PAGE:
I was so fortunate to be raised my maternal grandparent! I learned the best things in life are the little things! The dew in a spider web is more beautiful than the diamonds one could have around ones neck! Because each web is unique each droplet has traces from all over the world! The way the sunlight is hitting it at that very moment you see it will never be captured again anywhere else! I was raised country, learned to appreciate the wilderness! It is ingrained into my DNA! I am part of it! For I am wild, untamed, free spirited! I am at home in the wilderness more so than in a house! Come follow me on my adventures! My trips, Hikes , and outings of all kinds!
I love to be connected with everyone! Come follow me on all of my social media!
After finding some little painted rocks by some children I decided this was a great way to interact with my followers! Come join the hunt!
Live in color Peacock rock left in the holler of Eastern KY lick creek!
Enjoy the view rock and follow your own path left in Eastern KY If you follow the site and me on facebook you will get hints as to where and when they are left! Some are out in the middle of nowhere on hikes or at abandoned places I photograph! others left at restaurants and places I go!
Mermaid Dreams rock was found by this young fellow and he contacted me and was going to relocate the rock somewhere on the Levi in Lawrenceburg Indiana Thank you so much for playing in the rock hunt! Josh Mansu!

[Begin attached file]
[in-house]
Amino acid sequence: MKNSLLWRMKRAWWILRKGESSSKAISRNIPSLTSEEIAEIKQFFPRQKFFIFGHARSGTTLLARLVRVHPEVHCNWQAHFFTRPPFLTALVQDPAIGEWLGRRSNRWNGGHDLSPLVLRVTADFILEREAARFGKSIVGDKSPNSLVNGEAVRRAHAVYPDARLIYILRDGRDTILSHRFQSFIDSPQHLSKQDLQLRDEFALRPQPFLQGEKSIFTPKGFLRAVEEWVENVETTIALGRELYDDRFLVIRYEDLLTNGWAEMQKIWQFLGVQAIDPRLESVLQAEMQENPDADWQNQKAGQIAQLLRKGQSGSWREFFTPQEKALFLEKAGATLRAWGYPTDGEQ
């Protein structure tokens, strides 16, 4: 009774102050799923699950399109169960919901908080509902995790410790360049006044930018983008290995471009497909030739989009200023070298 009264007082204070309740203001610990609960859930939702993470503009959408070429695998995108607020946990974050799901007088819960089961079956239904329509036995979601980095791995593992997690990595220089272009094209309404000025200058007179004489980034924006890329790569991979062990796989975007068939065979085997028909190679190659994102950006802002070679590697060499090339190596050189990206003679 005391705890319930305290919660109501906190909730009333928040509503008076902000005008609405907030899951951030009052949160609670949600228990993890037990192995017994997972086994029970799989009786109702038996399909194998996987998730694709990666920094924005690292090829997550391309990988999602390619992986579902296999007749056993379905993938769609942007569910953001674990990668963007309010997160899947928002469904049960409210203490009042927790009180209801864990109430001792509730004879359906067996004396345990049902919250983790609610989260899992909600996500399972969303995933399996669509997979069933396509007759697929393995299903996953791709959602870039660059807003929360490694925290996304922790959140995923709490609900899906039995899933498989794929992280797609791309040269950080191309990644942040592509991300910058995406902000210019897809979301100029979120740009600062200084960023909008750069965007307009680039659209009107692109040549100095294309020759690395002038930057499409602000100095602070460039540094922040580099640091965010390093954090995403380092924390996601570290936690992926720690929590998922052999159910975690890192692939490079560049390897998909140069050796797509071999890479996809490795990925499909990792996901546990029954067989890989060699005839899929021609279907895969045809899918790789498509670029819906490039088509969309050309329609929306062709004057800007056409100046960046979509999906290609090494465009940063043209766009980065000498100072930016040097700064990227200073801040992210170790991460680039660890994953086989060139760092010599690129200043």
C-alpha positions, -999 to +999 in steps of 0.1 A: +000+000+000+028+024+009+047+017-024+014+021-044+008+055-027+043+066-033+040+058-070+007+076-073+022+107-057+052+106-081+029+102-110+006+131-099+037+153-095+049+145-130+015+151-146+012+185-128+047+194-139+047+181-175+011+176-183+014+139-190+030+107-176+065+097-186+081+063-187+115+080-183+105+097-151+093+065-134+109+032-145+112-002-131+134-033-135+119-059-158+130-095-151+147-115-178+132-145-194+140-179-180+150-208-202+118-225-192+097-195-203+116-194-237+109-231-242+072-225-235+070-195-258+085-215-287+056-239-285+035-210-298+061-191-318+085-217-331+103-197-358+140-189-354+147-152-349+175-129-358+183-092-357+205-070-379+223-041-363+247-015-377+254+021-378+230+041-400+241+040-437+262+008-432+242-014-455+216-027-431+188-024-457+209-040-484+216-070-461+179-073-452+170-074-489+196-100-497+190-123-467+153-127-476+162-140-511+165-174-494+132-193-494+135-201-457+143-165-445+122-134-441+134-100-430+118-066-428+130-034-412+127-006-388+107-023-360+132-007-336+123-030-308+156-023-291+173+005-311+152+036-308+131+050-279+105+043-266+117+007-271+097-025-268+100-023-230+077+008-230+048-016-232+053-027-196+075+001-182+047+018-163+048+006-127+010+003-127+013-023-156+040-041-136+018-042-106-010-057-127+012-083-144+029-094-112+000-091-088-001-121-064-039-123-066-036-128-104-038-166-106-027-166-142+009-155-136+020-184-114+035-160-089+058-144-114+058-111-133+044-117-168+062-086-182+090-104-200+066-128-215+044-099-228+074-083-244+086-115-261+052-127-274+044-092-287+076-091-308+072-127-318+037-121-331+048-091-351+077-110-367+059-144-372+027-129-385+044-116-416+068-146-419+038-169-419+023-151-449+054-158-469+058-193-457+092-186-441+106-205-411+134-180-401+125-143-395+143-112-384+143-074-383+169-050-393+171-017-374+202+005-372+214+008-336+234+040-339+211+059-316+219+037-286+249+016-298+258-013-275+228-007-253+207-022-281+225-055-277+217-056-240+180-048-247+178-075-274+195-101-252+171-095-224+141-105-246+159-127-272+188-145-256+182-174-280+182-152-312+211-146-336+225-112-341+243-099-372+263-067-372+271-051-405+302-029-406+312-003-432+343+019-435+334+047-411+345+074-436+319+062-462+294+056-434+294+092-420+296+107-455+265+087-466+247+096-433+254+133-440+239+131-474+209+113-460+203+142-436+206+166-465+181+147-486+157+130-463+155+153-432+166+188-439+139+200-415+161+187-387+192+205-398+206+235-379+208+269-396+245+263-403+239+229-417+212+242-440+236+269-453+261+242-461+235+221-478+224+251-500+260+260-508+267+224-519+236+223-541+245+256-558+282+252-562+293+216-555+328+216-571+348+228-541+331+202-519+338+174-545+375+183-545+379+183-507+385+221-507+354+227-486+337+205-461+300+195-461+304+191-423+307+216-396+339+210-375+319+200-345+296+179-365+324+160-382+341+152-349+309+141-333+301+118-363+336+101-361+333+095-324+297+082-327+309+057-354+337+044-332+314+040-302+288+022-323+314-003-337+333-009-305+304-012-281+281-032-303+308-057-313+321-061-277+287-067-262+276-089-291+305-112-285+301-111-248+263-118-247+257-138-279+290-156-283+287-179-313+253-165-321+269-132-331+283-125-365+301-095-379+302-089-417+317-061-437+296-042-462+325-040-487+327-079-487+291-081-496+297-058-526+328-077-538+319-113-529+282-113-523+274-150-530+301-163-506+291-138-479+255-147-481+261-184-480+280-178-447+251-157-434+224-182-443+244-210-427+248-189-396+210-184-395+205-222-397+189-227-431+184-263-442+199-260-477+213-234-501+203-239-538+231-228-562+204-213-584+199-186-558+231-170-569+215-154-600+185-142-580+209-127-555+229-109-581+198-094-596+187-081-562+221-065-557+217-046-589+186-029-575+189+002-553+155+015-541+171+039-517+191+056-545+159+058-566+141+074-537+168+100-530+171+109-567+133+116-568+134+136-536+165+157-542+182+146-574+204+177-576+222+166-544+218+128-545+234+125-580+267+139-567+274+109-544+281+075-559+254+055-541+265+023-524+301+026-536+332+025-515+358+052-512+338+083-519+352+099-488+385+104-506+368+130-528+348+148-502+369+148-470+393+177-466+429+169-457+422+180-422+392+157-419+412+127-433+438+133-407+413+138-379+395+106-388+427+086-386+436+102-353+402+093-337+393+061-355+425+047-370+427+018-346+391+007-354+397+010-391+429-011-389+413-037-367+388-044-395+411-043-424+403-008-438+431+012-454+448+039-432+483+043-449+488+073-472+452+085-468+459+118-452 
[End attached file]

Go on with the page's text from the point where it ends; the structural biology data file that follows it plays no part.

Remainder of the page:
Left in a holler in eastern KY near lick creek!
left at a great little place called Guthries
Follow your own path rock Was hidden at an old abandoned school! came across it Driving around looking at property in Eastern Ky! Such a great place to shoot photos at!
This was the hardest rock for me to leave behind! On October 5th at the Natural Bridge I left the ashes of my late husband. In several places that we would go together. This one is something he use to say to the young kids during his animal shows and talks to kids out hiking when he would see them with there soda cans and candy bars! Thankful my 4 sweet guardian angels where there with me!
Fallow me was left at the Cottage furnace picnic area! Did not find the furnace that day as it is not a heavily visited part of the park looking forward to having more time to hike this area!
The ignite rock was left at the Bourbon iron furnace! and was found shortly after being left behind!
Live love laugh listen learn was left at the Newport levy on my granddaughter Malay's birthday party held at the Newport Aquarium! October the 10th!
Big Bone Lick State Park is located at Big Bone in Boone County, Kentucky.
This has always been one of my favorite local parks to go to! I grew up visiting this park with my family from walking in the creek catching salamanders , frogs and crawdads To flying kites, hiking the trails playing put put, picnics and just enjoying the campfire after hiking the trails!